Submissions: Your Feedback

Submissions from people and organisations who have agreed to have their feedback published are provided below.

The views expressed in these submissions belong to their authors. The National Indigenous Australians Agency reserved the right not to publish submissions, or parts of submissions, that include, for example, material that is offensive, racist, potentially defamatory, personal information, is a copy of previously provided materials, or does not relate to the consultation process.

An auto-generated transcript of submissions provided as attachments has been made available to assist with accessibility. These transcripts may contain transcription errors. Please refer to the source file for the original content.

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Submission Number
Robyn Gordon
Submission date
Main Submission File
Main Submission Automated Transcript

I seek a unified Australia.
I know deep in my heart, mind and soul that this
is, without any reservation, the most important
work the Australian parliament and government
will ever do for ALL Australians.
I am a 58-year-old woman, born to Australian
parents in Penrith west of Sydney in 1962. Of
Anglo and mixed immigrant descent and raised
and schooled as a Catholic, my exposure to
Aboriginal and Torres Strait Islanders and their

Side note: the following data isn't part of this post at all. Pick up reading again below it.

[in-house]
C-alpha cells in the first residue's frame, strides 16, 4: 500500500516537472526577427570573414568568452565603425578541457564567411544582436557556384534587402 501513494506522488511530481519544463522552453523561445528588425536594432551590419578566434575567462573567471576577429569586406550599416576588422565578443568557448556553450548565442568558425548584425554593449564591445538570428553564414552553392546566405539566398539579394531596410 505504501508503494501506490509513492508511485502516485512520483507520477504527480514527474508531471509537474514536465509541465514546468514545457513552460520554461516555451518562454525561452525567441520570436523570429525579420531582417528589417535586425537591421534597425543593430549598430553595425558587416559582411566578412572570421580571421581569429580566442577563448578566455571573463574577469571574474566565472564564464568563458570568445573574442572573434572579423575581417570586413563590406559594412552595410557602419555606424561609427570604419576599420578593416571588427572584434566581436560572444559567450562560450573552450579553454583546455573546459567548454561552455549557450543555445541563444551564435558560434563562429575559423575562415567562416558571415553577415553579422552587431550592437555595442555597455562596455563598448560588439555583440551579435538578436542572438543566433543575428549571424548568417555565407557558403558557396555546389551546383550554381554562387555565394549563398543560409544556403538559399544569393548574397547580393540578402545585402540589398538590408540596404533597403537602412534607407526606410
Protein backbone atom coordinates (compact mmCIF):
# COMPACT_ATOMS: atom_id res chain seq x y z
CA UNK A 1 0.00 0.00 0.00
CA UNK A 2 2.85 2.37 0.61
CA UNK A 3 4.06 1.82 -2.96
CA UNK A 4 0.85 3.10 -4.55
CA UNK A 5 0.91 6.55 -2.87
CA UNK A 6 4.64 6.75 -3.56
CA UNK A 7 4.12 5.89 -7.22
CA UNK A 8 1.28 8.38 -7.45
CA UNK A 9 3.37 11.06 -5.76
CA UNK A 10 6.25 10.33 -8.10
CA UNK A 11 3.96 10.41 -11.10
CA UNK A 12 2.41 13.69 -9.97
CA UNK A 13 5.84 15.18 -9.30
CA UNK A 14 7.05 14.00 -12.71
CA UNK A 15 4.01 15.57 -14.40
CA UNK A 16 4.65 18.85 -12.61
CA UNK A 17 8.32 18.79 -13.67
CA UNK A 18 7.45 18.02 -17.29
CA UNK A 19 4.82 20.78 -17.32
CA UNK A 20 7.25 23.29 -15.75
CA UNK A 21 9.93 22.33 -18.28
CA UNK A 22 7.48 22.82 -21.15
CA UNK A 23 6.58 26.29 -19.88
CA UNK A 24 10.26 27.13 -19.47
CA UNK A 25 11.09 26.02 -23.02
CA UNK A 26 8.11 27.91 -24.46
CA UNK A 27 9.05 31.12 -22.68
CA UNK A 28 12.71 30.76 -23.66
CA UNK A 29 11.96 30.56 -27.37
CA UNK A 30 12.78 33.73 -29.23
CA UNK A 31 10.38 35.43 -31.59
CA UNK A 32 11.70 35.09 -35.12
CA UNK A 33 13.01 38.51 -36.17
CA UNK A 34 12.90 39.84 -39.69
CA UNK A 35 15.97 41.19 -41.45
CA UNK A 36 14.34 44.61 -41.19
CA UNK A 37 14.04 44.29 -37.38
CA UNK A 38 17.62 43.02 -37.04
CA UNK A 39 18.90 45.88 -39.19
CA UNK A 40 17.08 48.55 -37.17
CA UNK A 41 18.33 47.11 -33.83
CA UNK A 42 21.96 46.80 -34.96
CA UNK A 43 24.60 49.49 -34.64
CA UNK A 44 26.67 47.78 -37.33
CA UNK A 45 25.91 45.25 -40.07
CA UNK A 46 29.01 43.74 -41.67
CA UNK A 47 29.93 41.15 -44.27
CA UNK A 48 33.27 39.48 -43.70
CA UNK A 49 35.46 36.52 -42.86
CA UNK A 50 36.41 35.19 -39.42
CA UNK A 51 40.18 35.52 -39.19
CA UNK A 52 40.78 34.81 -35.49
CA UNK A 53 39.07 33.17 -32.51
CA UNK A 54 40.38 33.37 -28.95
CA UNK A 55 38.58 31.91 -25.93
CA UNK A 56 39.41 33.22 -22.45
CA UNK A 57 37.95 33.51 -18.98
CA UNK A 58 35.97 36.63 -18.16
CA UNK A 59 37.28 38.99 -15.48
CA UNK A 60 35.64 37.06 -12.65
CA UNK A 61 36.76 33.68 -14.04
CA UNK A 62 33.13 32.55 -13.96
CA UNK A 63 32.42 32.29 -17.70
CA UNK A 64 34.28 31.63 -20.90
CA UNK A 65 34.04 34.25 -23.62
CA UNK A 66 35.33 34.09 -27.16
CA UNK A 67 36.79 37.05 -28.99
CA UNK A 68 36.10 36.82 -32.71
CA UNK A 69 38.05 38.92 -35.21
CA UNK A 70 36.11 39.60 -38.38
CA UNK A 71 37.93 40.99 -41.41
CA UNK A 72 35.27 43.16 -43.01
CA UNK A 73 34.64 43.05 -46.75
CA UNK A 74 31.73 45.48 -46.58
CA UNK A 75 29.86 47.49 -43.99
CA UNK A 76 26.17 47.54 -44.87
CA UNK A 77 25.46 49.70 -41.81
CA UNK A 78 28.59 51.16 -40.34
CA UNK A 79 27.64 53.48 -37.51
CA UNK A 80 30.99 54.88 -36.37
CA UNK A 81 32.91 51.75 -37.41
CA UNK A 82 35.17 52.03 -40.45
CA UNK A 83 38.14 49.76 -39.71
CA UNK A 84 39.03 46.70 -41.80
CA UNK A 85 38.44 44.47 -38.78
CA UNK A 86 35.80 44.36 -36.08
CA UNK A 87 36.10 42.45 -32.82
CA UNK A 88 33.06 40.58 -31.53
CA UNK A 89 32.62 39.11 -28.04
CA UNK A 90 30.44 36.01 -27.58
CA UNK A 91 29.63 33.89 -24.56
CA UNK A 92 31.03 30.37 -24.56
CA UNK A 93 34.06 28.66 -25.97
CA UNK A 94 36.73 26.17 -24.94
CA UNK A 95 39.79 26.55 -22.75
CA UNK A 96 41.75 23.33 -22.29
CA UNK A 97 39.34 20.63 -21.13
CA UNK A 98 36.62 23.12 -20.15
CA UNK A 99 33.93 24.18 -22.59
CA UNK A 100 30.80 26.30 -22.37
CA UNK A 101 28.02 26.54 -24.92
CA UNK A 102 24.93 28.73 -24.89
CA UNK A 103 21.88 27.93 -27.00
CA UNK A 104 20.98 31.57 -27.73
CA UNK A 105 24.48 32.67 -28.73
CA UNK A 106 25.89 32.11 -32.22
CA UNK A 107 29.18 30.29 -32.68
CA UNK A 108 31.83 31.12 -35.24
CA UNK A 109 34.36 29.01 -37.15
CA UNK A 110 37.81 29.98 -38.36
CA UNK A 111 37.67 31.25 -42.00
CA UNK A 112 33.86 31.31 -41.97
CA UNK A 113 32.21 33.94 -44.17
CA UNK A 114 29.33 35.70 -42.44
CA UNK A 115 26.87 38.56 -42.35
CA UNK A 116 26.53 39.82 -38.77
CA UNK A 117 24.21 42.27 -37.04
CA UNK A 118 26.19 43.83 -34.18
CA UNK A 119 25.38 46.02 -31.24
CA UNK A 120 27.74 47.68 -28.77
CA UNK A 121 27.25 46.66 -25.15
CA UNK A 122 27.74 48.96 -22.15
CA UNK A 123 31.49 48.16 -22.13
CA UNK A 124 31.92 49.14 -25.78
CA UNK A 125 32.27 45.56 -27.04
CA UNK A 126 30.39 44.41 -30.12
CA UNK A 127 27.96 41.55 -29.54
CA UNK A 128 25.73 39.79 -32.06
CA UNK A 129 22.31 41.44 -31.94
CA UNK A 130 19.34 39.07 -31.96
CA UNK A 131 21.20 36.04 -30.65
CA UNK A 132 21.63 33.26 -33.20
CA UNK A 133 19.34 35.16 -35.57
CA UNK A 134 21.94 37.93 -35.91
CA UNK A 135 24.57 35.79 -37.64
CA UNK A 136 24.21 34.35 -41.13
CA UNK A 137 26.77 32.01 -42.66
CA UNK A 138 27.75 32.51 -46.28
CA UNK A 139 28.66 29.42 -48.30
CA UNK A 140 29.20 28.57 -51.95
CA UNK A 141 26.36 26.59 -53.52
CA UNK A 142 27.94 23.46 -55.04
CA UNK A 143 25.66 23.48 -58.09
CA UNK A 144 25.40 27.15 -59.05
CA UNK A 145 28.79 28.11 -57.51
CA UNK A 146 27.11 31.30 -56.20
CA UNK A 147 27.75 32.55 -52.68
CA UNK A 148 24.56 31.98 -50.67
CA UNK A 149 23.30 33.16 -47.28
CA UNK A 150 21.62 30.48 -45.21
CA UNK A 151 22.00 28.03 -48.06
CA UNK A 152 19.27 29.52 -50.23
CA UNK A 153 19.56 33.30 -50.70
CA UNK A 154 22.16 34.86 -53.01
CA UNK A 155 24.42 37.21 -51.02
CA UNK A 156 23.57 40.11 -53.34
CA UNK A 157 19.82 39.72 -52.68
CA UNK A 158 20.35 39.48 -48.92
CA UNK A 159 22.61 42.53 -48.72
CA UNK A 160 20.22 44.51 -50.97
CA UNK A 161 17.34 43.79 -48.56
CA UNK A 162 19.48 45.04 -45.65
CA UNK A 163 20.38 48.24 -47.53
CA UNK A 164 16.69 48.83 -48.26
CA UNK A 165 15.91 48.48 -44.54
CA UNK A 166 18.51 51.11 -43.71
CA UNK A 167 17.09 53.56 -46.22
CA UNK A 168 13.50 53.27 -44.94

culture has been limited.
My childhood was spent living in the suburbs
across the road from ‘Nan & Pop’ and their family.
‘Pop’ was Aboriginal, lovable and friendly, with
the biggest smile and the best cuddles. I was
young and knew nothing of Aboriginal and Torres
Strait Islander history, nor his personal story
which he never shared with me.
Knowing what I know now, I can only imagine the
continuing pain lived by Aboriginal and Torres
Strait Islanders dispossessed of their land, culture,
language and family. Their fear, that the daily

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oppression which they live with will never change,
is palpable, but I am hopeful for positive change.
I believe that healing will not come until all
Australians are truly recognised and given a
constitutional voice. The time for this change is
now and this change must be well reasoned,
considered, deliberate, and from the heart (as is
their message) to be truly effective.
The peoples who have come together in their
struggle to sign the Uluru Statement from the
Heart are both ‘one’ and ‘many’, with many
different needs. A constitutionally enshrined voice
to parliament would allow these different needs
to be heard. Then and only then, when this voice
is acknowledged, may understanding grow
sufficiently to bridge the historic and cultural
divide in Australia.
In the true spirit of reconciliation, Aboriginal and
Torres Strait Islanders are courageously leading
the way. Through the Uluru Statement, they
welcome all Australians to face the facts of
wrong-doing through truth-telling, to reach peace.
This is our way forward to a unified Australia.

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The work the Australian Parliament and
Government must do is complex, difficult and
absolutely imperative.
What is needed is very clear:
1. Give Australians the opportunity to express
our views on a Voice to Parliament by a
Referendum in the next parliamentary term,
as promised.
Give Australians detailed information to
inform our decision before a Referendum is
2. Create a protected, lasting, well-funded,
separate Voice, to advise Parliament on
legislation and policy.

3. Ensure that ALL Aboriginal and Torres Strait
Islander communities have member
representatives in the Voice, so that their
diverse needs inform future government
policy, programs and structures.
That sounds practical and fair to me.

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